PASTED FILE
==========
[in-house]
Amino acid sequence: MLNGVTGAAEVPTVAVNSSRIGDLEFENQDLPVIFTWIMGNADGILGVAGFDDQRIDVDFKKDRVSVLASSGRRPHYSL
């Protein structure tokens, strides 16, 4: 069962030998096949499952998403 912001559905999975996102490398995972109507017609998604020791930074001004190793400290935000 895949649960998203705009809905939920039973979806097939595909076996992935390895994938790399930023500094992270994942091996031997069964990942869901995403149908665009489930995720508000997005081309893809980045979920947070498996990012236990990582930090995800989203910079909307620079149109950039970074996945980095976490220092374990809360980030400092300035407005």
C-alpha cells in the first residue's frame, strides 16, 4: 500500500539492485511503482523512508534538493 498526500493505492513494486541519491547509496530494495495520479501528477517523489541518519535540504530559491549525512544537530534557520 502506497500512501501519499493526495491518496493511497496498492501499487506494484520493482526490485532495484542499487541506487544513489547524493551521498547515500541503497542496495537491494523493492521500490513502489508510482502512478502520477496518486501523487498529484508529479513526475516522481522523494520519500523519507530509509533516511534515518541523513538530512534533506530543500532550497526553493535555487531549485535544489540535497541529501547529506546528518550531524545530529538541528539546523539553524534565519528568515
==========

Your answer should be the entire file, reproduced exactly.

[in-house]
Amino acid sequence: MLNGVTGAAEVPTVAVNSSRIGDLEFENQDLPVIFTWIMGNADGILGVAGFDDQRIDVDFKKDRVSVLASSGRRPHYSL
């Protein structure tokens, strides 16, 4: 069962030998096949499952998403 912001559905999975996102490398995972109507017609998604020791930074001004190793400290935000 895949649960998203705009809905939920039973979806097939595909076996992935390895994938790399930023500094992270994942091996031997069964990942869901995403149908665009489930995720508000997005081309893809980045979920947070498996990012236990990582930090995800989203910079909307620079149109950039970074996945980095976490220092374990809360980030400092300035407005």
C-alpha cells in the first residue's frame, strides 16, 4: 500500500539492485511503482523512508534538493 498526500493505492513494486541519491547509496530494495495520479501528477517523489541518519535540504530559491549525512544537530534557520 502506497500512501501519499493526495491518496493511497496498492501499487506494484520493482526490485532495484542499487541506487544513489547524493551521498547515500541503497542496495537491494523493492521500490513502489508510482502512478502520477496518486501523487498529484508529479513526475516522481522523494520519500523519507530509509533516511534515518541523513538530512534533506530543500532550497526553493535555487531549485535544489540535497541529501547529506546528518550531524545530529538541528539546523539553524534565519528568515